Interviews luis-enrique-coll

Published on June 7th, 2018 | by Brandon H


Luis Enrique Coll

Luis Enrique Coll is a freelance system analyst and software engineer based in Seattle, Washington. His 15 years of experience in the field enable him to build robust software applications for his clients. His clients are from such diverse sectors of the economy as healthcare, retail, manufacturing, and technology. He develops proprietary software for each company, balancing their needs with the possibilities of technology.

Coll is the most experienced at front-end development, but he can work in the back end as well. His skills are not limited to coding and planning new software. He is also an expert web developer and well versed in leveraging a company’s social media strategy. While building each company’s online strategy, he helps the company grow and develop over time. Social media boosts the organic reach of each company. He has also been involved in developing online branding strategies for his clients, including several Fortune 500 companies.

Luis Enrique Coll believes in the imagination and innovation of young people in the tech workforce. In his free time, he is involved in teaching teens and young adults how to code. The technology workforce is poised to grow over the next ten years, and Coll believes that young people will bring vital energy and innovation into the world of tech.

In his spare time, Coll is an avid world traveler, a runner, and a mountain climber. He is also interested in art and literature.

What are some things that you love?

I love stepping off a plane or train in a new country. I love South American food, especially Argentinian food. There’s nothing like a good steak, and in Argentina, they have the best. I love to be up in the mountains away from the crowds and watching the sunrise. I also like to run. It keeps me in shape for my adventure travel and clears my mind every day.

What is your favorite TV show?

My favorite TV show is Black Mirror. It’s an anthology show with many different stories and characters, so you can drop in and out at any time without missing anything. The show serves as a cautionary tale for those of us who are heavily involved in technology. It can be scary and has many controversial topics. I would recommend it for science fiction fans and those who love well-written British television.

What do you wish you knew before starting a business?

Freelancing is much harder than it looks. When you start out, you might have the romantic idea of being your boss, but when you become more acquainted with the job, you realize why so many people prefer to work for a company. I wish I had known that I needed to keep every single receipt from my business. I work at home, and dividing my purchases between home and business didn’t seem important when I started out. Then I realized I needed those self-employment tax breaks. I had to wait a whole year before I could take advantage of them.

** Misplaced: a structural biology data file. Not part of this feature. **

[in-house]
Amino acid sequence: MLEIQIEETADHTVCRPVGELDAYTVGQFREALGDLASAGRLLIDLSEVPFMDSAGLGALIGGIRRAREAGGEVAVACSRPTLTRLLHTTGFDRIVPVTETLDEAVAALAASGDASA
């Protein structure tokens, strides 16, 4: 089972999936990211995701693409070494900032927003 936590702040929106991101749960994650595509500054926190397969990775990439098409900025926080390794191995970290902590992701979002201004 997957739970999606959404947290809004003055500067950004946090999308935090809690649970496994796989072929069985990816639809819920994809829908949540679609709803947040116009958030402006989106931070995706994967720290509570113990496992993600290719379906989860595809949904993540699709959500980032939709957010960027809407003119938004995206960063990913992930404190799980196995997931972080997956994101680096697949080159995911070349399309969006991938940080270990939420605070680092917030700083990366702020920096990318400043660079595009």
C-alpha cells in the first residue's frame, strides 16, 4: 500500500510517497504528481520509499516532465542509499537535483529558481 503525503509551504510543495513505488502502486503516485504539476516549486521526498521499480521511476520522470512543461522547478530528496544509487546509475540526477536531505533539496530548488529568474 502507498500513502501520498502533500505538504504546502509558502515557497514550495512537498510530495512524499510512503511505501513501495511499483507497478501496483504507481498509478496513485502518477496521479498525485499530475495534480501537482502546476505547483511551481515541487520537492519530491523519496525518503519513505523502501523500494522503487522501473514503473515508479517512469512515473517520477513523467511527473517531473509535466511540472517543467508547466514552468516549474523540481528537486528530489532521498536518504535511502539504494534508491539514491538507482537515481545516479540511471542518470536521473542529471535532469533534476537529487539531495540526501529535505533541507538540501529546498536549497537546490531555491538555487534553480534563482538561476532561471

If you’re going into business for yourself, be very organized and get someone to help you with your money. I hired a CPA last year, and I’ve never felt better about my business. With someone else keeping an eye on my finances, I can focus on my work.

What is your favorite thing about working in your industry?

I love to solve problems. My clients tell me what they need or what isn’t working for them, and I put my heart and soul into making their business work. I’ve always loved puzzles, and software development presents many of them. My favorite thing about web developing is knowing that the general public can see my work and that it will help my clients’ business grow. Most of my work is done directly for a client and isn’t available otherwise, so it’s nice to be able to see the results of my work out in the world.

What’s your biggest pet peeve?

I hate to complain about my clients, but my biggest pet peeve is when I’m not given enough information to complete a request. Going back and forth about a problem is the most frustrating part of my job. In an ideal world, clients wouldn’t hire me unless they knew what they wanted, but we don’t live in an ideal world. I don’t mind helping them through the design process, that’s my job. It frustrates me when I have to keep making changes to my work because the parameters keep changing. This doesn’t happen to me often at this point in my career, but it is something that I hate.


About the Author

Comments are closed.

Back to Top ↑
  • Welcome to Five Hundo

    Sharing executive interviews in 500 words or less!
  • Like Us On FB

  • Follow Us On Twitter